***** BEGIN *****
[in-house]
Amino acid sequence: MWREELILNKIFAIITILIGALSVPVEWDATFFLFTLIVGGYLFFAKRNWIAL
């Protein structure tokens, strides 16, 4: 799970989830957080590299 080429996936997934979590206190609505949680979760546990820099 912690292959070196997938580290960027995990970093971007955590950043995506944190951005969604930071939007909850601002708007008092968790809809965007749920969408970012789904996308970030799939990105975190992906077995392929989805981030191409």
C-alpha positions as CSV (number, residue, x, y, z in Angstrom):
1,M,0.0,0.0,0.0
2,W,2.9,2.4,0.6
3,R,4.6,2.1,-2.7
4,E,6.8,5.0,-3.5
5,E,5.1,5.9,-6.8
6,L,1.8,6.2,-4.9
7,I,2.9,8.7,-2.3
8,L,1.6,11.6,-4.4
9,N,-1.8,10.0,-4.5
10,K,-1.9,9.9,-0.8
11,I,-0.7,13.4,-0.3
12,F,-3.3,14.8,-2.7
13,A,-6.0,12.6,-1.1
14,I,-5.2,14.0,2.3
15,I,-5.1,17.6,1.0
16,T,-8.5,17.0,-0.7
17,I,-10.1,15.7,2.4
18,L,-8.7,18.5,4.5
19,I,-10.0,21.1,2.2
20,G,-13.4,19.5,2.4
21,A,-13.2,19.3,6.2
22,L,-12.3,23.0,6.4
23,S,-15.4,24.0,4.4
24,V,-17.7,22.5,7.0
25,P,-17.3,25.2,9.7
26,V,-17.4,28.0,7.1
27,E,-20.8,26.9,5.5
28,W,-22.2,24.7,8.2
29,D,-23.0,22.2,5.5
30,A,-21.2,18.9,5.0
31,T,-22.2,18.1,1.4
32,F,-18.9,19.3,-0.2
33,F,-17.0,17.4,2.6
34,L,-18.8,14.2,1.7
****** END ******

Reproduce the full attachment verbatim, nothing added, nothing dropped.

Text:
[in-house]
Amino acid sequence: MWREELILNKIFAIITILIGALSVPVEWDATFFLFTLIVGGYLFFAKRNWIAL
């Protein structure tokens, strides 16, 4: 799970989830957080590299 080429996936997934979590206190609505949680979760546990820099 912690292959070196997938580290960027995990970093971007955590950043995506944190951005969604930071939007909850601002708007008092968790809809965007749920969408970012789904996308970030799939990105975190992906077995392929989805981030191409």
C-alpha positions as CSV (number, residue, x, y, z in Angstrom):
1,M,0.0,0.0,0.0
2,W,2.9,2.4,0.6
3,R,4.6,2.1,-2.7
4,E,6.8,5.0,-3.5
5,E,5.1,5.9,-6.8
6,L,1.8,6.2,-4.9
7,I,2.9,8.7,-2.3
8,L,1.6,11.6,-4.4
9,N,-1.8,10.0,-4.5
10,K,-1.9,9.9,-0.8
11,I,-0.7,13.4,-0.3
12,F,-3.3,14.8,-2.7
13,A,-6.0,12.6,-1.1
14,I,-5.2,14.0,2.3
15,I,-5.1,17.6,1.0
16,T,-8.5,17.0,-0.7
17,I,-10.1,15.7,2.4
18,L,-8.7,18.5,4.5
19,I,-10.0,21.1,2.2
20,G,-13.4,19.5,2.4
21,A,-13.2,19.3,6.2
22,L,-12.3,23.0,6.4
23,S,-15.4,24.0,4.4
24,V,-17.7,22.5,7.0
25,P,-17.3,25.2,9.7
26,V,-17.4,28.0,7.1
27,E,-20.8,26.9,5.5
28,W,-22.2,24.7,8.2
29,D,-23.0,22.2,5.5
30,A,-21.2,18.9,5.0
31,T,-22.2,18.1,1.4
32,F,-18.9,19.3,-0.2
33,F,-17.0,17.4,2.6
34,L,-18.8,14.2,1.7